‘Stuck in the 80s’: 3 AMP bosses have resigned from their positions after months of scrutiny over the handling of a sexual harrassment case

Boe Pahari (right) has stepped down after pressure over the handling of a sexual harrassment case brought against him by Julia Szlakowski (left).
  • AMP has announced three shock resignations from the top of the organisation after facing months of pressure over the handling of a sexual harassment complaint.
  • Chairman David Murray has stepped down from his role, director John Fraser will resign, and AMP Capital chief executive Boe Pahari will be demoted.
  • The company has been under intense scrutiny since it was revealed that Pahari was promoted despite allegations of sexual harassment.
  • Visit Business Insider Australia’s homepage for more stories.

Australian bank AMP and global investment manager AMP Capital have been struck by another string of top-level departures amid ongoing controversy.

The embattled company announced three of its most powerful men were stepping down on Monday following substantial pressure after an Australian Financial Review (AFR) investigation into its handling of a sexual harassment case.

“AMP needs to continue its transformation under chief executive Francesco De Ferrari with the support and confidence of its investors, institutional clients, employees, partners and clients, without distractions,” chairman David Murray said in a statement announcing he would step down immediately.

He will be replaced by Debra Hazelton, while director and former Treasury secretary John Fraser will depart his roles at AMP and AMP Capital.

Meanwhile, Boe Pahari, chief executive of AMP Capital and the man at the centre of the sexual harassment case, will be demoted but remain at the company.

“The Board has made it clear that it has always treated the complaint against Mr Pahari seriously. My view remains that it was dealt with appropriately in 2017 and Mr Pahari was penalised accordingly,” Murray said.

“However, it is clear to me that, although there is considerable support for our strategy, some shareholders did not consider Mr Pahari’s promotion to AMP Capital CEO to be appropriate.”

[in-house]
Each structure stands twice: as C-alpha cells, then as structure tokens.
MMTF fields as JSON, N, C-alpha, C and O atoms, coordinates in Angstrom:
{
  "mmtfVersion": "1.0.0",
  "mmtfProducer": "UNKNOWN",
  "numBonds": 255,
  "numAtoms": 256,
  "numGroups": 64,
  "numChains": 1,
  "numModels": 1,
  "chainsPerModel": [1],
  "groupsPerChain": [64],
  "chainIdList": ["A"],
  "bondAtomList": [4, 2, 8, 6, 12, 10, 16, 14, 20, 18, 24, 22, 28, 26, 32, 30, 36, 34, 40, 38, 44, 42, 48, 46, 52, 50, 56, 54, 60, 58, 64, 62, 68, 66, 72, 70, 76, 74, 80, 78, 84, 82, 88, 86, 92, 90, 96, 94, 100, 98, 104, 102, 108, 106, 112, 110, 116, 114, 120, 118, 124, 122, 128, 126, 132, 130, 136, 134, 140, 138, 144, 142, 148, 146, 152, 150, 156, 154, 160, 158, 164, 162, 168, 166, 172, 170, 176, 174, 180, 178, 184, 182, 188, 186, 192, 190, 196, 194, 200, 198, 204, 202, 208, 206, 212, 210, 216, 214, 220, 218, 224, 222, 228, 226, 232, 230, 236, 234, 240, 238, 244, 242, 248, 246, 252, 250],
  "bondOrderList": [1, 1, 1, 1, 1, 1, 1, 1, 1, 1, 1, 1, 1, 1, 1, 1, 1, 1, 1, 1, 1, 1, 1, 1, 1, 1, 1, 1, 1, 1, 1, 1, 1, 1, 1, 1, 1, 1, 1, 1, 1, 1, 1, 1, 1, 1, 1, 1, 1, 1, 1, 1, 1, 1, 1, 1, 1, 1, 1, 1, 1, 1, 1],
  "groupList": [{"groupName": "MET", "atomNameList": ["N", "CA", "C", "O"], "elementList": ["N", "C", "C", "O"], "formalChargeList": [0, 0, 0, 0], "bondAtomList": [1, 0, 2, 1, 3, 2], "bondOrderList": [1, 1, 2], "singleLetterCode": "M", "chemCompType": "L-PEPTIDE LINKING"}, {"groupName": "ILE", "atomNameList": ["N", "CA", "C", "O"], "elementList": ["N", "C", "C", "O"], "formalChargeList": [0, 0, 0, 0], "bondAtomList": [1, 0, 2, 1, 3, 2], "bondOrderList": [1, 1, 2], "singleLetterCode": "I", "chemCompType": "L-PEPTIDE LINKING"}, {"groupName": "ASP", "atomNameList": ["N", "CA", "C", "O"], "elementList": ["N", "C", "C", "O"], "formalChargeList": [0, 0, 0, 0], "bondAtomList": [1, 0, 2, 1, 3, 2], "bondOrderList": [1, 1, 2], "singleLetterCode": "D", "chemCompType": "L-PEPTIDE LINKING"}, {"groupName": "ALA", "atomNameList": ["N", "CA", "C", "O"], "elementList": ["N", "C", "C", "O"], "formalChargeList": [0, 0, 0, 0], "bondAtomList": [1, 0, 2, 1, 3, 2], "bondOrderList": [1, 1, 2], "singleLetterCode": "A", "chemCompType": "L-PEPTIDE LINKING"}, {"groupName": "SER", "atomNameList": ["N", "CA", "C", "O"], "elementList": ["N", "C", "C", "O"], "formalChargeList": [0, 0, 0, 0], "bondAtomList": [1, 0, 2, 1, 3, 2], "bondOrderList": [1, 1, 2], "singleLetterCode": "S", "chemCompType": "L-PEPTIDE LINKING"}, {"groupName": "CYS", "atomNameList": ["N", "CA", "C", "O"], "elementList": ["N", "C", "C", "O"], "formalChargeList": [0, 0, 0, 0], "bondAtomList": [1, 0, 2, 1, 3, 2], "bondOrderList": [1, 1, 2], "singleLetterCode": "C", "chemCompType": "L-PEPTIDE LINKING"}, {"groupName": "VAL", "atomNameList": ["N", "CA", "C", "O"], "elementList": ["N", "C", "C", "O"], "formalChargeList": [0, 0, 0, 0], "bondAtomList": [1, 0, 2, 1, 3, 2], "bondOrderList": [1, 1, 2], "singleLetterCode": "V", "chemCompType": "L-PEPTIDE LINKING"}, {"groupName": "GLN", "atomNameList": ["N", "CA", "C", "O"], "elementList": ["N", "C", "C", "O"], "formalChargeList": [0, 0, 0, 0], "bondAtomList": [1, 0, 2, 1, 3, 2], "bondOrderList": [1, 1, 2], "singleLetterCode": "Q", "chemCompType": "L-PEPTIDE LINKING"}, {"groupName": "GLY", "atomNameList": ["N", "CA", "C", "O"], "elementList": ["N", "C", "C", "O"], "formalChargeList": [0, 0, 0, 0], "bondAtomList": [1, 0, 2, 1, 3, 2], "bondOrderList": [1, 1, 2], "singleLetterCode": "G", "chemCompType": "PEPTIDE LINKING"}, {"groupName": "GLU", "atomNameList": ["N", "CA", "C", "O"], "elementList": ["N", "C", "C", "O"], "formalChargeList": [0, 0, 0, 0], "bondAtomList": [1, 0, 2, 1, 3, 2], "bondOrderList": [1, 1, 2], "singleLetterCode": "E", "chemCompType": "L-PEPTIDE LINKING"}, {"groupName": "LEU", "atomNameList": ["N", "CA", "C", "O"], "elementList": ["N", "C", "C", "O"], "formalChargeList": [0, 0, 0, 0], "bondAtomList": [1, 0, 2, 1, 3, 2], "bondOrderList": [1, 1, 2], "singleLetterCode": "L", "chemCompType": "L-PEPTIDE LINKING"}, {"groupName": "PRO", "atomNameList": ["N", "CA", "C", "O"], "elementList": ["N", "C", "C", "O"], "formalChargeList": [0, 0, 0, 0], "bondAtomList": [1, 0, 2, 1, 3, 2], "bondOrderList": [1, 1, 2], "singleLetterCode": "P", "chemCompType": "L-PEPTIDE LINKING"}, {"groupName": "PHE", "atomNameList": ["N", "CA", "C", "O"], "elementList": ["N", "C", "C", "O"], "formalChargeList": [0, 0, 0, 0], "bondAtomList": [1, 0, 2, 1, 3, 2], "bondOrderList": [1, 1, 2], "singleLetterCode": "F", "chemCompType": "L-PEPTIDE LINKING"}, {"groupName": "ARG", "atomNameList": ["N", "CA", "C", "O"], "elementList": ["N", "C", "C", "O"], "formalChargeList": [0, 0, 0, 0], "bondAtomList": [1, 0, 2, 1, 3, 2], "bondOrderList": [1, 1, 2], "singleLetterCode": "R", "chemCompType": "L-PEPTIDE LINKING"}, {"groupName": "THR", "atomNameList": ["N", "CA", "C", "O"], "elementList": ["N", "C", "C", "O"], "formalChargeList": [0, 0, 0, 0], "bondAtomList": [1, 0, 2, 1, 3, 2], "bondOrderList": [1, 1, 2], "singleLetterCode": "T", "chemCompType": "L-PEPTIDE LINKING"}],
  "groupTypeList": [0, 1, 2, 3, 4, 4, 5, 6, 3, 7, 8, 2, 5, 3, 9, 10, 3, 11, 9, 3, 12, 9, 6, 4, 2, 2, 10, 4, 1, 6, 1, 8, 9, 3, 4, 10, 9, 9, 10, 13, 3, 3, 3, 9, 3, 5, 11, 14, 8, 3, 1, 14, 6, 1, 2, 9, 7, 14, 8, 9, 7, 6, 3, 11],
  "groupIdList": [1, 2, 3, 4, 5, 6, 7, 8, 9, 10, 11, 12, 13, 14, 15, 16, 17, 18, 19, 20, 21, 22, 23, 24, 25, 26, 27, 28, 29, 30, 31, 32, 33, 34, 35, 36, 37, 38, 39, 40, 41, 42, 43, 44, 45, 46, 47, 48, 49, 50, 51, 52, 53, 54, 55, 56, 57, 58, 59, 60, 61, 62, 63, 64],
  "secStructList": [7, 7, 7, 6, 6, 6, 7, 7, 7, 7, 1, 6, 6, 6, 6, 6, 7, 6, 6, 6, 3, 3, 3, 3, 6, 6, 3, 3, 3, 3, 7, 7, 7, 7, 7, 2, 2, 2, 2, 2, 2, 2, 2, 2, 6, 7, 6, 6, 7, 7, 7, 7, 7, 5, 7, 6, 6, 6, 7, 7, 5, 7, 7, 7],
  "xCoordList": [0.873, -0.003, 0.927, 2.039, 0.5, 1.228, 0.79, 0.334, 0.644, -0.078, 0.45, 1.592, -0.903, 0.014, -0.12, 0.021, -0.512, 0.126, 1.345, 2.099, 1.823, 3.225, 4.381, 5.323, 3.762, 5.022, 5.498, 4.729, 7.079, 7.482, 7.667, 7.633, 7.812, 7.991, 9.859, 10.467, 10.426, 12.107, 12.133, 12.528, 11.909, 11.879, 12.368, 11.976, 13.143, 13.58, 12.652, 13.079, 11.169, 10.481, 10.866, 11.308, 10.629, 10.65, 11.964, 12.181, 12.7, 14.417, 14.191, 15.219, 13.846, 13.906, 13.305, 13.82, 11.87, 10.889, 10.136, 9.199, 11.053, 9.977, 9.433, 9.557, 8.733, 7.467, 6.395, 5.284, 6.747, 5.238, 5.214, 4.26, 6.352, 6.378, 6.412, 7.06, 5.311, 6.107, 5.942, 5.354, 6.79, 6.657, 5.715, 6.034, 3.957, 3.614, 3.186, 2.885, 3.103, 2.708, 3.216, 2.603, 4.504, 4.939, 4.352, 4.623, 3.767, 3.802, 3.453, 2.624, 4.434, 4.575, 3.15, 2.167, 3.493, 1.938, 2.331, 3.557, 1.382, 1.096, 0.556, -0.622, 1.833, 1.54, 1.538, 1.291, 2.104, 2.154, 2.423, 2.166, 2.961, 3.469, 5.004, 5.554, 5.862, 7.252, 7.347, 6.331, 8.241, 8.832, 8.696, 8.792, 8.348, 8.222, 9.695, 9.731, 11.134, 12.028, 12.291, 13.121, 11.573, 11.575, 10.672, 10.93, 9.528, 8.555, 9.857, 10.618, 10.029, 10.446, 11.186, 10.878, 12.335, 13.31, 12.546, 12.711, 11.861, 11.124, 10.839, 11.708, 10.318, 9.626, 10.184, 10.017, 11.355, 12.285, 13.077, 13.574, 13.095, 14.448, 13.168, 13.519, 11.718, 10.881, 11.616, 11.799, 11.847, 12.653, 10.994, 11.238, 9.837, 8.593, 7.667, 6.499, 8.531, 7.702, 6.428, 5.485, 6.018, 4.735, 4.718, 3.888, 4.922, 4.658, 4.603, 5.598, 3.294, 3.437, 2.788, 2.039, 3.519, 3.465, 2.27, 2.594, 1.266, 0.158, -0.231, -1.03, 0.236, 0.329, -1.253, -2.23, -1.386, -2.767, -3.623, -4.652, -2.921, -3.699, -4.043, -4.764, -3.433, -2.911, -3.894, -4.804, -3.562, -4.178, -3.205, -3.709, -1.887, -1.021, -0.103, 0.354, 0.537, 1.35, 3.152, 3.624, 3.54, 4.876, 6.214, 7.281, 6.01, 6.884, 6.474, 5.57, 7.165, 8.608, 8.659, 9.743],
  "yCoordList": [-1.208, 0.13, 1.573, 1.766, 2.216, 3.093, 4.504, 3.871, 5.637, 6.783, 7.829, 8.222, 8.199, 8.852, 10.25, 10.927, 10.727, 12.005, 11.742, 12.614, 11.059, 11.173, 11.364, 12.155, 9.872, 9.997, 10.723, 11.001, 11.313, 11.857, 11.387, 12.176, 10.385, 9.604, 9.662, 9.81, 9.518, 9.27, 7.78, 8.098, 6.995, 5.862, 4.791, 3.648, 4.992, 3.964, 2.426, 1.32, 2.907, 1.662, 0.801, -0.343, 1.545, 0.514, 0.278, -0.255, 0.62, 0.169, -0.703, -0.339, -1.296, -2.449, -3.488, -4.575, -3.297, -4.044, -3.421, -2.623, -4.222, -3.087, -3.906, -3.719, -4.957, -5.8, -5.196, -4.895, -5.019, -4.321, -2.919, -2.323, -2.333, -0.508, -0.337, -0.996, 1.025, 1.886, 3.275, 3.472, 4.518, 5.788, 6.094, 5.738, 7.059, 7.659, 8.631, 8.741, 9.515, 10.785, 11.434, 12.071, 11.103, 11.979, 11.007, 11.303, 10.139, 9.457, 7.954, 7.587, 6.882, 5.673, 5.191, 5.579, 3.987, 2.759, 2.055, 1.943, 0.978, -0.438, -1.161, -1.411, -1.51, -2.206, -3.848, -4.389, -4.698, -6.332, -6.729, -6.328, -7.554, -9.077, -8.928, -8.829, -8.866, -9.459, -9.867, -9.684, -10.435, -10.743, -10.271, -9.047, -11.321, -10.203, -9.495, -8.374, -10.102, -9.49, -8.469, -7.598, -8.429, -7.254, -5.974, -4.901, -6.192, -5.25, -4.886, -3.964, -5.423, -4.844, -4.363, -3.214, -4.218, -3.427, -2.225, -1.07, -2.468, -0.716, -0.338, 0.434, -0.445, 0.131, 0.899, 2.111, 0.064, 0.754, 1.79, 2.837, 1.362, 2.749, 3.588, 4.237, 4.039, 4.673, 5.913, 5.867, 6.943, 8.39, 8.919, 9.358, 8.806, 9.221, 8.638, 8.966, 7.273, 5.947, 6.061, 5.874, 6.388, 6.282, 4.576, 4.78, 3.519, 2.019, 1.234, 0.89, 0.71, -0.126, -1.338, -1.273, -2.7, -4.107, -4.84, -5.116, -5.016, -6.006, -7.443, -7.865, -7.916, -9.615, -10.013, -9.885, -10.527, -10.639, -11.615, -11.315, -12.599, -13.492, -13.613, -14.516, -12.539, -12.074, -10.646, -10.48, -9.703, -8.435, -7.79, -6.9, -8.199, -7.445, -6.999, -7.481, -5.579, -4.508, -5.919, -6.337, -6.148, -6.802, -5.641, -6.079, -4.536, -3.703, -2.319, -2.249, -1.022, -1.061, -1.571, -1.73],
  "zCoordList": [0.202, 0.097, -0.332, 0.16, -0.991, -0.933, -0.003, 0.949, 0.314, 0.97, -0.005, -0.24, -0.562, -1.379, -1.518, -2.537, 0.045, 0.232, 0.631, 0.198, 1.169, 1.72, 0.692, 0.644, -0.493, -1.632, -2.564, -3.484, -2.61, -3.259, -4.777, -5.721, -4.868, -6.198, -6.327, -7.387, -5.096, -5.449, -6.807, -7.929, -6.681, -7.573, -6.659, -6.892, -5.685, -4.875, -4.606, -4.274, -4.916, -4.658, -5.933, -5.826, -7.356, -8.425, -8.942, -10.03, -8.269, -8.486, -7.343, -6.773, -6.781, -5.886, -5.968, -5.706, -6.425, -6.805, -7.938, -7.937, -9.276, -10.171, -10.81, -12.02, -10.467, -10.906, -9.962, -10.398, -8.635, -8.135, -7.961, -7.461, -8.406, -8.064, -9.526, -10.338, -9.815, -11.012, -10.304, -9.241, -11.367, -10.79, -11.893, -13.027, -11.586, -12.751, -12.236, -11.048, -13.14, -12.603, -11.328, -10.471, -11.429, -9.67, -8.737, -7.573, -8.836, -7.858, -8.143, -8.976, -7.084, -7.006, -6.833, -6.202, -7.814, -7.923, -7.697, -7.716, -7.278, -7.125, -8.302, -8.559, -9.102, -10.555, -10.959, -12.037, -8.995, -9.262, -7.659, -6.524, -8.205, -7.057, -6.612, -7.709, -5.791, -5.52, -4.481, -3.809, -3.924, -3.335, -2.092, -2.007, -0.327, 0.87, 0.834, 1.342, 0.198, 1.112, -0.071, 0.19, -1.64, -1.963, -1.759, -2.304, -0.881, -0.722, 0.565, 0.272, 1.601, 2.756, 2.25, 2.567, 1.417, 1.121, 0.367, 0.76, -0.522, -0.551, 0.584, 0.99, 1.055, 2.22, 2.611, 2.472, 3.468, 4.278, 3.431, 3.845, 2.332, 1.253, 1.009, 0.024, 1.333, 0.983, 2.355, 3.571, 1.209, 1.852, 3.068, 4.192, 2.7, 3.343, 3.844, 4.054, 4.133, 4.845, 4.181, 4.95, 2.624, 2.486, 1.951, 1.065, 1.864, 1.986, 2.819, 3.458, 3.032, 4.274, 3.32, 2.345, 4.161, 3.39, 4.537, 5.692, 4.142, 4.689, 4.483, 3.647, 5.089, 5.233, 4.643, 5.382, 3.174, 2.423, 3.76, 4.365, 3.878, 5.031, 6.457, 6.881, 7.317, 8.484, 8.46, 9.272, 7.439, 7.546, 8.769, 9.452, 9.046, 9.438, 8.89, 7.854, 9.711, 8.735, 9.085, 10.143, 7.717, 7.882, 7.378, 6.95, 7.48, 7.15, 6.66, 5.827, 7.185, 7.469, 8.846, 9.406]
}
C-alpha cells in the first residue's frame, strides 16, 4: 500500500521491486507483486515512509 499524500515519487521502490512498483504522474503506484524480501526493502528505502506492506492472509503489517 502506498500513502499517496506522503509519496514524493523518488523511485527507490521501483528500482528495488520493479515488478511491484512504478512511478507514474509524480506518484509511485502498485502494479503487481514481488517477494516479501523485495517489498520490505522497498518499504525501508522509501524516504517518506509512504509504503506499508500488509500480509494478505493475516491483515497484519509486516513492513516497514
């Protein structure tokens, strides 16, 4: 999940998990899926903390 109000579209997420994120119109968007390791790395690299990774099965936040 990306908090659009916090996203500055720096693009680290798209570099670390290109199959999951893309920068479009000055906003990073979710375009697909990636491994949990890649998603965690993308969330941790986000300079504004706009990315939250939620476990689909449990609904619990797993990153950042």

The ‘appropriateness’ of that promotion has been brought into the spotlight by AFR reporter Michael Roddan who revealed that a sexual harassment claim had been brought against Pahari prior to his promotion to the top job at AMP Capital.

An independent review of the complaint ended with Pahari being penalised $500,000 but no further action was taken and the report was not released, even to Julia Szlakowski, the former employee and complainant.

Her allegations include that Pahari discussed his “limp dick” when she refused to buy clothes with his credit card, called another employee a “fag”, pressured her to extend a UK trip and keep it secret from the company and spent company money on unnecessary international travel.

The demotions and resignations follow AMP Australia chief Alex Wade’s departure earlier this month over a separate incident in which he sent explicit photos to a female colleague.

Murray ‘stuck in the 80s’

Even in stepping down, Murray appeared to stand by his record.

“Although the board’s decision on the appointment was unanimous, my decision to leave reflects my role and accountability as chairman of the board and the need to protect continuity of management, the strategy and, to the extent possible, the board,” Murray said.

Australasian Centre for Corporate Responsibility (ACCR) chair Brynn O’Brien welcomed the resignation, reflecting that the organisation had “always questioned” Murray’s suitability.

“It’s abundantly clear that Murray and those who share his views have no place as directors, much less chairs, of any listed companies. His views on risk and governance frameworks are stuck in the 80s and do not meet shareholder expectations of modern boards,” O’Brien said, calling Murray a climate sceptic.

“When he was appointed as chairman of AMP in 2019, investors should have asked ‘if Murray doesn’t accept the science of climate change, what or who else does he not believe?’ As it turns out, Murray doesn’t believe women.”

After Murray’s predecessor, Catherine Brenner, was forced to step down during the financial services royal commission, the chair position is proving something of a poison chalice.

It’s now Hazelton’s turn to try and turn the once-mighty financial institution around.